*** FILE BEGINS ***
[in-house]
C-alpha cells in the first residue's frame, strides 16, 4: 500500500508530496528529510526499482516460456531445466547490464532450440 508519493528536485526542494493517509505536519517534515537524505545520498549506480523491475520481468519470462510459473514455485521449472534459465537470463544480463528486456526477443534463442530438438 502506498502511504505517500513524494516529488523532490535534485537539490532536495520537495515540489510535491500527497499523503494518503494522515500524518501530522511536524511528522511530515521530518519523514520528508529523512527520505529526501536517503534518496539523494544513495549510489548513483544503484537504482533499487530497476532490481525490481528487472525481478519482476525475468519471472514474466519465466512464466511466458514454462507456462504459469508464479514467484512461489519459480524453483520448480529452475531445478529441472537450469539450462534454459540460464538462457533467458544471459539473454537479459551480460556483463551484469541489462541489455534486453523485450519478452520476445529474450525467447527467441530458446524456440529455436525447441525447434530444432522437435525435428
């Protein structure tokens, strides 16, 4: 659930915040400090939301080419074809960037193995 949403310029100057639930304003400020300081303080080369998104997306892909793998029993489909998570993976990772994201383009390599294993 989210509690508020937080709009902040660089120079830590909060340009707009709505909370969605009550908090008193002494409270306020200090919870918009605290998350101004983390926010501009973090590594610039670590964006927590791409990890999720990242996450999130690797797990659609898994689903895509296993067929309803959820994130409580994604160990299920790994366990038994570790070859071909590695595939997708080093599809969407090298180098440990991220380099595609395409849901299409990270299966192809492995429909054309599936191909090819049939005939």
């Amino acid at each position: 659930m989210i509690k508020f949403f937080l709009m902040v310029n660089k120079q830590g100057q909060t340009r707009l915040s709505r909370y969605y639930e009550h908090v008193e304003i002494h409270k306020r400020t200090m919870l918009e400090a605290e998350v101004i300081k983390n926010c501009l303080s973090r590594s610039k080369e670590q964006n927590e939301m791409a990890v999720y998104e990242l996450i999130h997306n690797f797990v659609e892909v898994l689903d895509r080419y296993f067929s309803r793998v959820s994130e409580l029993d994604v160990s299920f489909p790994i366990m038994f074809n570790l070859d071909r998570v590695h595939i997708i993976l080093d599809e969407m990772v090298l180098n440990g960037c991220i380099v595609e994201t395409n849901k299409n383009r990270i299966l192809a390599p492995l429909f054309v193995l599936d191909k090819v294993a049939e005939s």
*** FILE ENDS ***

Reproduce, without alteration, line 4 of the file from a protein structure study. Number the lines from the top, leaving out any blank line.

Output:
């Amino acid at each position: 659930m989210i509690k508020f949403f937080l709009m902040v310029n660089k120079q830590g100057q909060t340009r707009l915040s709505r909370y969605y639930e009550h908090v008193e304003i002494h409270k306020r400020t200090m919870l918009e400090a605290e998350v101004i300081k983390n926010c501009l303080s973090r590594s610039k080369e670590q964006n927590e939301m791409a990890v999720y998104e990242l996450i999130h997306n690797f797990v659609e892909v898994l689903d895509r080419y296993f067929s309803r793998v959820s994130e409580l029993d994604v160990s299920f489909p790994i366990m038994f074809n570790l070859d071909r998570v590695h595939i997708i993976l080093d599809e969407m990772v090298l180098n440990g960037c991220i380099v595609e994201t395409n849901k299409n383009r990270i299966l192809a390599p492995l429909f054309v193995l599936d191909k090819v294993a049939e005939s």